Retirement Funding and Price Inflation
From an accounting standpoint, future retirement is considered as properly prefunded if either the government sets aside tax money to make future payments or if an individual himself saves his own money for the same purpose.
In the following example, I try to suggest that even if this accounting requirement is satisfied, and even if the government otherwise follows a sound, non-inflationary monetary policy, the retirement funds themselves may well produce just as much price inflation as if the government had simply inflated the money supply to create the retirement funds.
To the extent that the retirement funding merely replaces pre-retirement income, the price inflation will only be the result of a reduction in the supply of labor, and the resulting shortage of goods and services, if not replaced by increased productivity. Seen in this light, the future deficits in social security shouldn't be seen as a completely monetary and tax shortfall phenomenon, but as in part a supply of goods and services issue. This means that although overseas workers cannot be made subject to payroll taxes, they may still be part of the solution in the form of the goods that they supply.
Assume that I have been retired for 5 years when I unexpectedly start getting a monthly check for $1000. This results in a change in my purchasing choices and will produce an incremental inflationary pressure on the prices of the goods and services that I now buy, whether the goods and services are different or whether I simply am willing to pay higher prices for the same goods and services.
If the $1000 check comes from the government and is the result of it simply creating new money out of thin air, there is no mystery to be explained as I am simply part of the mechanism by which monetary supply inflation is transformed into price inflation.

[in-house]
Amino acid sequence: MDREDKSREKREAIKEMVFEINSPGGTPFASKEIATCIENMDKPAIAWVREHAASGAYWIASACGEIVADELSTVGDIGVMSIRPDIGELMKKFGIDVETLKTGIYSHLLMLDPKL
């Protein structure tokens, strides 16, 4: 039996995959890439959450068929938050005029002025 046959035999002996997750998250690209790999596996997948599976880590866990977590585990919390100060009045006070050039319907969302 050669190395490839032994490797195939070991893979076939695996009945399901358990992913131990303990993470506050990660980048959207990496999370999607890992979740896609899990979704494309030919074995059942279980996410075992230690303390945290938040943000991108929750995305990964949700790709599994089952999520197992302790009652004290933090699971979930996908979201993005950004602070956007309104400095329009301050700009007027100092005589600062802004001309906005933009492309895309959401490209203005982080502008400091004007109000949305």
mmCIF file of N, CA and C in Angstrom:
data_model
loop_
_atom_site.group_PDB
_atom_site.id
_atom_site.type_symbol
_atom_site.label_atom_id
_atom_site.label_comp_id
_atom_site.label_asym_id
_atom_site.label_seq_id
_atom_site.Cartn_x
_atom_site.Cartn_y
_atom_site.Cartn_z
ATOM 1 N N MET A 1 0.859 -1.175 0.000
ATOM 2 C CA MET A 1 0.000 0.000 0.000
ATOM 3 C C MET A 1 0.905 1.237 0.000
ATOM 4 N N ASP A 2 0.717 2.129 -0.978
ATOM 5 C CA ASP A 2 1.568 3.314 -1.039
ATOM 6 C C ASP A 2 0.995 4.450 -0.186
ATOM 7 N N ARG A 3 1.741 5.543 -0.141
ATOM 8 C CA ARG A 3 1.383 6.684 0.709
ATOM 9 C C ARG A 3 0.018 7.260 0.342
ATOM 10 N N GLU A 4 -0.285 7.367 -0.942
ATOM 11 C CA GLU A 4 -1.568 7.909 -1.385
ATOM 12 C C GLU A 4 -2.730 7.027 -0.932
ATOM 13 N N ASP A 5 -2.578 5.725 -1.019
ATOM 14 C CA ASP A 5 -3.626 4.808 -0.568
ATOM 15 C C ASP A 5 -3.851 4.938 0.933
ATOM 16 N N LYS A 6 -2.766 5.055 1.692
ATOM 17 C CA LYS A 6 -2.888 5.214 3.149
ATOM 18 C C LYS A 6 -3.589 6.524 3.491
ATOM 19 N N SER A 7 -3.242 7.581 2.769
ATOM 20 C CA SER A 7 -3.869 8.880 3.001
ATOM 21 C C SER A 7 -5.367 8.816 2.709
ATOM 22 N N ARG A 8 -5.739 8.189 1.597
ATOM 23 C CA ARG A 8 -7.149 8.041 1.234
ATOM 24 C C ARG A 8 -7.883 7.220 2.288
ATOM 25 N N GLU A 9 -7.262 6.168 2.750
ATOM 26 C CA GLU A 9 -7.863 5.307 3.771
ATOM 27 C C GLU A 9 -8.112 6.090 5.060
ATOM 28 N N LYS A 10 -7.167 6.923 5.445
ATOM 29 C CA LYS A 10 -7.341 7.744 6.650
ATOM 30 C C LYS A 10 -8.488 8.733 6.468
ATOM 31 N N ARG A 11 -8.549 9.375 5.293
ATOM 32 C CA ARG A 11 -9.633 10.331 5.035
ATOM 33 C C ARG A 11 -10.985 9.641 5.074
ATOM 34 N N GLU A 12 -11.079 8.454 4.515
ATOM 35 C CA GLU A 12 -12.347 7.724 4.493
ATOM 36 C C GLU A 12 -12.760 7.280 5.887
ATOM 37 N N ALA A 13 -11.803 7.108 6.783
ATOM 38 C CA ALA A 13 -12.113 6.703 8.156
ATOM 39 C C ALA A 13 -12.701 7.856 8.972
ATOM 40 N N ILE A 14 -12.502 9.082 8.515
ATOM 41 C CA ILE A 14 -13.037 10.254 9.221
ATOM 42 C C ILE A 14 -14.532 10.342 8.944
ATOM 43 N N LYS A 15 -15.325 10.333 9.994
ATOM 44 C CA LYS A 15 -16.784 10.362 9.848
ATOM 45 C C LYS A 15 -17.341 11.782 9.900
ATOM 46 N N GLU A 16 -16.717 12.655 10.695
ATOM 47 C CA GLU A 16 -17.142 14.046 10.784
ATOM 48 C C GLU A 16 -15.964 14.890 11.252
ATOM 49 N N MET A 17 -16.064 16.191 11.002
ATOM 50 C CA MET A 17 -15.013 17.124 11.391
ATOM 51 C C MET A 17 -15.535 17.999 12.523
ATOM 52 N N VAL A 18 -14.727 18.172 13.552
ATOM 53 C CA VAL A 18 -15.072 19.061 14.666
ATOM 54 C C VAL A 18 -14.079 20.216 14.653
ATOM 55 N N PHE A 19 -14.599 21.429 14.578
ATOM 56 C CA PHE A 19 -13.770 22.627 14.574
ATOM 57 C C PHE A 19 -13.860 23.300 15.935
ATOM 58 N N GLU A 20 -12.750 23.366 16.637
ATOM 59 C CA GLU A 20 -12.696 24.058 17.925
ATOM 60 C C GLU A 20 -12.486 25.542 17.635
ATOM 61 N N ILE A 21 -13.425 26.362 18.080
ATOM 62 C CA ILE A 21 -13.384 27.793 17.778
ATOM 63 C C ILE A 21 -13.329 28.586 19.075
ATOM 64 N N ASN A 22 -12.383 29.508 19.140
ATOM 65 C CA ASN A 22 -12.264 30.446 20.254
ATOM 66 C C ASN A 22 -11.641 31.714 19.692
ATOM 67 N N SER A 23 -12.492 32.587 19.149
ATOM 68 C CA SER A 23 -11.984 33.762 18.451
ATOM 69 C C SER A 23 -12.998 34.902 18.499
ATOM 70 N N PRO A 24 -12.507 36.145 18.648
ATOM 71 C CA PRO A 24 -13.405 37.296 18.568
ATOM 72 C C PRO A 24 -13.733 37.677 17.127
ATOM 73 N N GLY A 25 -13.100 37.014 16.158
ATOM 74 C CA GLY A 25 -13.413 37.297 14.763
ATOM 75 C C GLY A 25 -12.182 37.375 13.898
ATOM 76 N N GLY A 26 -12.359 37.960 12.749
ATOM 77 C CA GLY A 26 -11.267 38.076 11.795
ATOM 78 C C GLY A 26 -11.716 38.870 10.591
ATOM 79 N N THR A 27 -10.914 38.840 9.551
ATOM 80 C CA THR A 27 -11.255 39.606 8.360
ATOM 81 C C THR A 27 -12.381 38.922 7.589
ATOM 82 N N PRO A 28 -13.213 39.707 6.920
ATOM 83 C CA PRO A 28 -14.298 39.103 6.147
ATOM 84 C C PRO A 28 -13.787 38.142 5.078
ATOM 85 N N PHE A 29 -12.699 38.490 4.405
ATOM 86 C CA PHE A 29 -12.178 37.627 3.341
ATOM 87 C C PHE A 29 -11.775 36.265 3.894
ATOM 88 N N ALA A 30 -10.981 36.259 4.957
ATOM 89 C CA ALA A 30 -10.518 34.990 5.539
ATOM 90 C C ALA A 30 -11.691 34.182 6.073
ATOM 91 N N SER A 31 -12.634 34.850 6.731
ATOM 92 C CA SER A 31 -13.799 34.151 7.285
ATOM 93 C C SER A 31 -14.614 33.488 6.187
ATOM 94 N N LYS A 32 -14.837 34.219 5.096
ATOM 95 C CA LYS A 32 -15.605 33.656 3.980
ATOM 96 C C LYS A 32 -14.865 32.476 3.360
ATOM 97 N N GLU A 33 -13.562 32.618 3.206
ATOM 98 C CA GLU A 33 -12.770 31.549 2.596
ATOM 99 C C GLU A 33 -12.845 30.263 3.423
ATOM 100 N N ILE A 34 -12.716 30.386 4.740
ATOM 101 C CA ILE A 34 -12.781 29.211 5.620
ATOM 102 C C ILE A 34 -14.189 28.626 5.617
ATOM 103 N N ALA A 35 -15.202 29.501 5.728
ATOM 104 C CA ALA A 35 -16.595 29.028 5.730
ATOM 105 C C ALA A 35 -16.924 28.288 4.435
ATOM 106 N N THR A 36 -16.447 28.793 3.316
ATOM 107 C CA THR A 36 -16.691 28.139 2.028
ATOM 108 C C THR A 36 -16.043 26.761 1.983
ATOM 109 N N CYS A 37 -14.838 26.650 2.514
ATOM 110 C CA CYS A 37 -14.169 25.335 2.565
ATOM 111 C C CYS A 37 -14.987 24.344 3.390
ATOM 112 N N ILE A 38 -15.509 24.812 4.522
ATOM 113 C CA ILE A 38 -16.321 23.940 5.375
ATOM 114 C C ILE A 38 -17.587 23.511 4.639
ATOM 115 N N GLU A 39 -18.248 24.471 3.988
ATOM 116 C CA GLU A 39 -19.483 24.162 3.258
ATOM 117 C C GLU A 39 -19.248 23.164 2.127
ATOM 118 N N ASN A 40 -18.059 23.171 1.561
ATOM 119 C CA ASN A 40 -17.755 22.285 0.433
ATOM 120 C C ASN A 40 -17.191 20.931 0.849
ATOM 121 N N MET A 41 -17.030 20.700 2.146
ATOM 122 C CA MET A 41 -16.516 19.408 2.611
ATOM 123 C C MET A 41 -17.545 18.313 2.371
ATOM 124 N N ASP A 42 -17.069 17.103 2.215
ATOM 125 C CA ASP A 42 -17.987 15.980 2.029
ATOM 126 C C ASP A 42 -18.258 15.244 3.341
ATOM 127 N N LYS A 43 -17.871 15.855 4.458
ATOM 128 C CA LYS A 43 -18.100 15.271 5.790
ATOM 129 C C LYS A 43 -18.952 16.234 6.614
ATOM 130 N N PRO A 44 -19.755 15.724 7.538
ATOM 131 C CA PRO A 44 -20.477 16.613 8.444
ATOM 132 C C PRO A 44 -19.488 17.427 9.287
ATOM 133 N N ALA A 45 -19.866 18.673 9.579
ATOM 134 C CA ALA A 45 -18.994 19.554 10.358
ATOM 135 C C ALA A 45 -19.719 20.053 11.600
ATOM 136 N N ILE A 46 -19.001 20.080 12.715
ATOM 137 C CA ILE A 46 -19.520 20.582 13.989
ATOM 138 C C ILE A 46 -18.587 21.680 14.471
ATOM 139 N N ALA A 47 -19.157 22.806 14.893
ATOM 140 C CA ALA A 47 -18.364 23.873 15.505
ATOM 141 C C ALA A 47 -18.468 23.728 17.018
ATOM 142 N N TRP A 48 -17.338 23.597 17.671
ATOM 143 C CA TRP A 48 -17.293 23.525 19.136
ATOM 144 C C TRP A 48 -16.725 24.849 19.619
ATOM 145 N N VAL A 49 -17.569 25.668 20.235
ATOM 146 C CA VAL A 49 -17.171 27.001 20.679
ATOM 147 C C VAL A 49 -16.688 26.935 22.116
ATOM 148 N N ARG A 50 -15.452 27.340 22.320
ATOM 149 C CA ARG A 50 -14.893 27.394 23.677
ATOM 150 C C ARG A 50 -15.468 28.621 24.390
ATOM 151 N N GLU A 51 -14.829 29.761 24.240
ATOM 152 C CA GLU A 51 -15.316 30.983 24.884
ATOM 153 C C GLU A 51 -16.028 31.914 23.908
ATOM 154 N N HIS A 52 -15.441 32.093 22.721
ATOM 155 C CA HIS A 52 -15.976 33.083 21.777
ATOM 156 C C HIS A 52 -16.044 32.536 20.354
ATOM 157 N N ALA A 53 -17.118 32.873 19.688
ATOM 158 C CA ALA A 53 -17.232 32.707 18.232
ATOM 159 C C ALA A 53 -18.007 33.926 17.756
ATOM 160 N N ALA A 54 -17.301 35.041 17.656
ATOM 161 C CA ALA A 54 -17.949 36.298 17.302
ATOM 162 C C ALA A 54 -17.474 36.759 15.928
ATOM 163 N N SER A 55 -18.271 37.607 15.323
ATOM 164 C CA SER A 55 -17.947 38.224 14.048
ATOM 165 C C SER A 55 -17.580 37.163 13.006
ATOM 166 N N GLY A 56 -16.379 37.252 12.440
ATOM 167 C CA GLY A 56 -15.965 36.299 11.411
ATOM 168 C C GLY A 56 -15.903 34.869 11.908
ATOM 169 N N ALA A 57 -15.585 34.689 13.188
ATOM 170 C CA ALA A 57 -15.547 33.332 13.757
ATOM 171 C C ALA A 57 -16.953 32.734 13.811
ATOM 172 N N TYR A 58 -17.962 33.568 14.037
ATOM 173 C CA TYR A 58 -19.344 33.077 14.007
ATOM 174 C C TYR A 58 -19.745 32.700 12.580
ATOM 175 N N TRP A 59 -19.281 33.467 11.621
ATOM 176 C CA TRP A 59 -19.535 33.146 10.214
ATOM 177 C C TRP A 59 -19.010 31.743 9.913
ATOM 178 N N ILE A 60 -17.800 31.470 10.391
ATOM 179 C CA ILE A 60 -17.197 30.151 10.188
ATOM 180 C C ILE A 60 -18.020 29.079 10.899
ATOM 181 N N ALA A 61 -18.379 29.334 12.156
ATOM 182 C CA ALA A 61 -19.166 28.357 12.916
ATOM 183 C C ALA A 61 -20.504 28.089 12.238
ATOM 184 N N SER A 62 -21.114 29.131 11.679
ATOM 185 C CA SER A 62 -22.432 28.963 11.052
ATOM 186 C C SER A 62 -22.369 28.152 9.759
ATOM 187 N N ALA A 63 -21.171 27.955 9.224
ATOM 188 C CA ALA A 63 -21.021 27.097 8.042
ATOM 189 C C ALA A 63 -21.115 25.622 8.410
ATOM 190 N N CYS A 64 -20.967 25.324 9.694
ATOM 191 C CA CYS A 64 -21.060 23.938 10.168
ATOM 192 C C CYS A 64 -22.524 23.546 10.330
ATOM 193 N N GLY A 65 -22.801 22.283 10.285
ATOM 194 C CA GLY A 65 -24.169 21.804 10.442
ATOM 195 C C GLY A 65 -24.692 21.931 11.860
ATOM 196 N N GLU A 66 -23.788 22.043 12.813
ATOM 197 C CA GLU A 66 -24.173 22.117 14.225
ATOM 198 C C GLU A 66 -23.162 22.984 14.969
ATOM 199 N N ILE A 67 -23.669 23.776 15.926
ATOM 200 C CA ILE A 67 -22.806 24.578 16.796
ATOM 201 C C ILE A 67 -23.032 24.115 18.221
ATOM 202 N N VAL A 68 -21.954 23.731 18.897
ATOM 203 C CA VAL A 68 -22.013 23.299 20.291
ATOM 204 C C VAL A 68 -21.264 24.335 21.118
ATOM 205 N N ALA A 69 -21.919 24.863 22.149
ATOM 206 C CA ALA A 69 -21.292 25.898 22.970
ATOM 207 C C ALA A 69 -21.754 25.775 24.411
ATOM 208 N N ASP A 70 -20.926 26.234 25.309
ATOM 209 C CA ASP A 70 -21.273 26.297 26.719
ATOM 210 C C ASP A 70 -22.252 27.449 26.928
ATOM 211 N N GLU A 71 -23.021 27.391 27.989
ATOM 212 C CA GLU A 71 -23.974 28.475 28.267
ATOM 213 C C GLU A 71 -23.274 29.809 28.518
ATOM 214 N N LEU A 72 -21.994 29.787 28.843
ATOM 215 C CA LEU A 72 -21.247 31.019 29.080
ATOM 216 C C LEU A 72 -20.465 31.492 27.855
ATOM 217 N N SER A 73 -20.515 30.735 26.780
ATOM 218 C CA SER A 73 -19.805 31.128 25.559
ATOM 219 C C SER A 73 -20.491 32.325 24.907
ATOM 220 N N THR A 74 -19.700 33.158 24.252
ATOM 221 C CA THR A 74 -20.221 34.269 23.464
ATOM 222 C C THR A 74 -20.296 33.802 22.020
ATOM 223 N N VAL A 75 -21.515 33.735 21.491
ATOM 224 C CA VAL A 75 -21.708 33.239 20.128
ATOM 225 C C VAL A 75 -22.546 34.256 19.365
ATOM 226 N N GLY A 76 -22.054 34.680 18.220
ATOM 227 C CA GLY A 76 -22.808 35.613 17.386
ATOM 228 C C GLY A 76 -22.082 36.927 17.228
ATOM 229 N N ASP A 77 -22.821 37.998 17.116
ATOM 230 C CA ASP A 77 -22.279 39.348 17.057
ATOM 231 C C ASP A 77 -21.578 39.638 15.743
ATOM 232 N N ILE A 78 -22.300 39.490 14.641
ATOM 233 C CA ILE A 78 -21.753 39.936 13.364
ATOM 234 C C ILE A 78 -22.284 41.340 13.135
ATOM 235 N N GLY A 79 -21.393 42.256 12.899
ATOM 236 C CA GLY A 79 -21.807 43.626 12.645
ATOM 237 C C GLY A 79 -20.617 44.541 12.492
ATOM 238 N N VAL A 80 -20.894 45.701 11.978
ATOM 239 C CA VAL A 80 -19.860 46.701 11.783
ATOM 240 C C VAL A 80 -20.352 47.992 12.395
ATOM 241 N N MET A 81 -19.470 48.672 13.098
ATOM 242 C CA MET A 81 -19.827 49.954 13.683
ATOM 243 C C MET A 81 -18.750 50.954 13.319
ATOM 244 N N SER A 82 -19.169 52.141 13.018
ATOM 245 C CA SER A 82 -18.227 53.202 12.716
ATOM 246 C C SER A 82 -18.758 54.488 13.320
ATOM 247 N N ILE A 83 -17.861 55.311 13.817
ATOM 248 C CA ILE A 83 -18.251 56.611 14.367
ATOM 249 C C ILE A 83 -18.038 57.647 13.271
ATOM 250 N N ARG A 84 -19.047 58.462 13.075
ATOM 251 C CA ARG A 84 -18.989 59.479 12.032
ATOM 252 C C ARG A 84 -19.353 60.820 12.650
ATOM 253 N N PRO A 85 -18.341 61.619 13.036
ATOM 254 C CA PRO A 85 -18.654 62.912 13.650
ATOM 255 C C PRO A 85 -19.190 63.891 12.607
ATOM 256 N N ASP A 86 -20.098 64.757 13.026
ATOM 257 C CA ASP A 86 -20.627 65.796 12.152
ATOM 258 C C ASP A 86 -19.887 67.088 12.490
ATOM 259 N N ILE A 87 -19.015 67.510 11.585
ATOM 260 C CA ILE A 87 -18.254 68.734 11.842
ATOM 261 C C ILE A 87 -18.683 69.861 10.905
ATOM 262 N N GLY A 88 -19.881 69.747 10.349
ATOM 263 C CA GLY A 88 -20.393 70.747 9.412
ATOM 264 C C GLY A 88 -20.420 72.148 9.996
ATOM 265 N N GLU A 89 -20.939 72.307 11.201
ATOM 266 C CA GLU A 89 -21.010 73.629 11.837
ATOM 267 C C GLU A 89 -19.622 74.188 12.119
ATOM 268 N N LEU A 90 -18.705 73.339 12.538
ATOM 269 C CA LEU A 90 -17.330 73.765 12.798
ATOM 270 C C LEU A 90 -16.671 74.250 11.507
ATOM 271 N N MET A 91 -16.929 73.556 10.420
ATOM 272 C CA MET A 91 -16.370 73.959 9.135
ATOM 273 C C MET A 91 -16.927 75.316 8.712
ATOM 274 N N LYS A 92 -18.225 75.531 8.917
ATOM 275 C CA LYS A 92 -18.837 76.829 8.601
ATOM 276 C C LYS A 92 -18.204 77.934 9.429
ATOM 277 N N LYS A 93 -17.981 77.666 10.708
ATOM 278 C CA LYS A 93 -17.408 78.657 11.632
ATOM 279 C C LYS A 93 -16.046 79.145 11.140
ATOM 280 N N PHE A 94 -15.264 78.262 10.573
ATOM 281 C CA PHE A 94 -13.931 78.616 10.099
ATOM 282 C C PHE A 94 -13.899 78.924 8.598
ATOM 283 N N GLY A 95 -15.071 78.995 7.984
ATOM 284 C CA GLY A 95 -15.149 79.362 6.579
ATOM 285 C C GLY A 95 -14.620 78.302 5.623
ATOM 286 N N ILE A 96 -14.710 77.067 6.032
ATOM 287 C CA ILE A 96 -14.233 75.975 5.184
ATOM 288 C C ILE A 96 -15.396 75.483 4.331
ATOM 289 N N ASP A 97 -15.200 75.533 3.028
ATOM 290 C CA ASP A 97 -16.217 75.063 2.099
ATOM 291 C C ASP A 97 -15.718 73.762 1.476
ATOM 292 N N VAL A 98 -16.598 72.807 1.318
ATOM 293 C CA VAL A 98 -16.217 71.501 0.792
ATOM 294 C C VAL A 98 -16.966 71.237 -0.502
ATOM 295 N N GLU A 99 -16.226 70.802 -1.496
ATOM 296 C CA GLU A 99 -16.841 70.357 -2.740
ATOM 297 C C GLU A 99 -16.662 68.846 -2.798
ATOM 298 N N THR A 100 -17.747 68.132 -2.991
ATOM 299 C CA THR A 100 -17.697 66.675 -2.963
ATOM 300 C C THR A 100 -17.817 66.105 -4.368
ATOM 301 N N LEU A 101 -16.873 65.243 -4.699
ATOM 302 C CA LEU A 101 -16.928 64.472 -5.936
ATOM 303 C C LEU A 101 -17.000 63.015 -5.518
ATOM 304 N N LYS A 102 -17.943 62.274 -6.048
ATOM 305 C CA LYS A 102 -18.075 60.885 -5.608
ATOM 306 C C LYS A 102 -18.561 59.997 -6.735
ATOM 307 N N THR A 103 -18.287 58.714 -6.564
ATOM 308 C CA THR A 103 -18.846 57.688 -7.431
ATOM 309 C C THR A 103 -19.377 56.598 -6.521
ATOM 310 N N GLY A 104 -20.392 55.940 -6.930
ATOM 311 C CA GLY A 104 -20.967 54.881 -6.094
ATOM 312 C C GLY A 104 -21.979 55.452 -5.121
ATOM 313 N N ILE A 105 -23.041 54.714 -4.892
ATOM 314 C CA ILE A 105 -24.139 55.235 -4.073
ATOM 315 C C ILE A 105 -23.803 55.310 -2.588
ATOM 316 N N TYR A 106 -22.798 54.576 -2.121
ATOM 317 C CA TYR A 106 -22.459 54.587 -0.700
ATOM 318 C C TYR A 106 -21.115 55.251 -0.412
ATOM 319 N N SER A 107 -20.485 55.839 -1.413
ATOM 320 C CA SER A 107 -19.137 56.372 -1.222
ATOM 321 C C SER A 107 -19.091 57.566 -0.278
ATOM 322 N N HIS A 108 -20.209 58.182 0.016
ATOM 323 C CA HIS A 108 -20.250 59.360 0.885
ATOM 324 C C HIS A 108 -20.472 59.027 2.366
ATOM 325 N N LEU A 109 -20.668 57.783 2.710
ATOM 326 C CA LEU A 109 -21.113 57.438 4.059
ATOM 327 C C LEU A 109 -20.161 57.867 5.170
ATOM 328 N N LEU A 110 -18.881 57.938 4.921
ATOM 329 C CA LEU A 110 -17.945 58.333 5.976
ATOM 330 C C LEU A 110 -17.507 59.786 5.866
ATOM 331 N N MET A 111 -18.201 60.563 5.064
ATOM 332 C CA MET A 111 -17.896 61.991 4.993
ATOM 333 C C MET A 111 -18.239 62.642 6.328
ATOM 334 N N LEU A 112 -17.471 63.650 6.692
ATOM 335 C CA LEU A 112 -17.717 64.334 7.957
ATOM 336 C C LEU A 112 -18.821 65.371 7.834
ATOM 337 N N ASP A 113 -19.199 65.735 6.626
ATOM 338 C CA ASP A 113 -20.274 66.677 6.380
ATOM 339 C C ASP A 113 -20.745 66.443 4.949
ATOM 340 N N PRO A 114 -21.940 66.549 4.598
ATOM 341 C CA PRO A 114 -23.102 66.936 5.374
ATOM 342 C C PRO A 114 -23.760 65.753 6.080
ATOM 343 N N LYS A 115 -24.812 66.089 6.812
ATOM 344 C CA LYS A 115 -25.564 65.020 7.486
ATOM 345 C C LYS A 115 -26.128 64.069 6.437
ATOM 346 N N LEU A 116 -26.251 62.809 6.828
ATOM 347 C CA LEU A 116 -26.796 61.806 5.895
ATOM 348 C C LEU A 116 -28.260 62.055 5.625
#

However, if the money instead comes from a long forgotten government vault last opened 50 years ago, even if I were aware of this fact, it is likely that my purchasing decisions would be the same and the resulting inflationary pressure on prices would be the same.
Similarly, if the source of the money were a long forgotten bank safety deposit box, jointly filled by my brother and myself 50 years ago, the result would still be the same.
In summary, price inflation is the result of an increase in the purchasing power of individuals which they choose to employ to achieve subjective goals. The source of this purchasing power increase may or may not be monetary supply inflation, in either the present or in the past. It may equally well be some form of effective monetary supply deflation in the past.
Since Austrian theory does not allow monetary supply deflation to be considered a remedy for a previous monetary supply inflation, or the reverse, a given increase in purchasing power must be considered just as much of a factor of increase in price inflation, independent of whether the source of the purchasing power is a monetary supply inflation or not.